Learning Ally's reading accommodation and audiobooks will help you level the learning field for students with reading deficits. Use the library to ensure that all students receive equitable access to grade-level text on their intellectual level, as well as to popular books and genres that interest them. Learn more about membership or if you are a school representative sign up for a demo to experience the satisfaction of seeing your emerging and early learners, as well as older students, improve their foundational reading skills, learning confidence, and academic potential.
Categories: Audiobook Library
February 9, 2021 by Learning Ally
In celebration of black history month, we're featuring three extraordinary audiobooks to get your child excited about reading. Click the "book trailer" to hear a passage narrated by our awesome voice artists, volunteers and authors who bring stories and information to life for the reader. We have also included a link to a list of additional recommended titles for each grade band. We know students will find these audiobooks to be very compelling reads.
by Cynthia Levinson
Elementary: Grades 0-3
In our first selection, early learners will meet Audrey Faye Hendricks, the youngest known child arrested for a civil rights protest in Birmingham, Alabama, in 1963. This picture book proves you're never too little to make a difference. Nine-year-old Audrey Faye Hendricks was confident, bold, and brave. Read this remarkable and inspiring story of one child's role in the Civil Rights Movement. Watch Book trailer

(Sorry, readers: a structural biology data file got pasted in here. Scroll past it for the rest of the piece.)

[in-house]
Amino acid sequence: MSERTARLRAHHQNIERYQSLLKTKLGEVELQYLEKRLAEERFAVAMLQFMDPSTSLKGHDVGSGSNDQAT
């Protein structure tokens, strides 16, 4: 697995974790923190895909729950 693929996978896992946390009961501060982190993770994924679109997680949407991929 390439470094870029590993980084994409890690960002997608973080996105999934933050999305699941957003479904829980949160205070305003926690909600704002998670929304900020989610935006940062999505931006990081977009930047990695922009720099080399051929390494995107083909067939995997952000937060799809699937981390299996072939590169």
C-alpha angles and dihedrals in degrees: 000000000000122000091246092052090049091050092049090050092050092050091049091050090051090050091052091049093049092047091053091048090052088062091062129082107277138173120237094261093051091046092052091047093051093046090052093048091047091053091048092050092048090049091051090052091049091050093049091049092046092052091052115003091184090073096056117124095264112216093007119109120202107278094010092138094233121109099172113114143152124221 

Other good reads: Black History Audiobooks Elementary
by Kwame Alexander
Middle School: Grades 5-7
Middle school readers who loved the Crossover by Kwame Alexander will enjoy this prequel about Charlie Bell, the father of Josh and Jordan Bell, who grew up making his own moves on the basketball court. Go back in time to visit the childhood of Chuck "Da Man" Bell during one pivotal summer when he is sent to stay with his grandparents and discovers basketball and learns more about his family's past. Watch Book trailer
Other good reads: Black History Audiobooks Middle
by Yaa Gyasi
High School: Grades 9+
The story takes place in the eighteenth century and follows the parallel paths of two half-sisters born into different villages each unaware of the other. One will marry an Englishman and lead a life of comfort in the palatial rooms of the Cape Coast Castle. The other is captured in a raid, imprisoned in the same castle, and sold into slavery. Follow their descendants through eight generations: from the Gold Coast to the plantations of Mississippi, from the American Civil War to Jazz Age Harlem. Learn about the troubled legacy of slavery and the nightmare of captivity that is a part of our nation's history. Watch Book trailer
Other good reads: Black History Audiobooks High
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January 29, 2021 by Katie Ottaggio
By: Caitlin Mongillo, CSP Mentor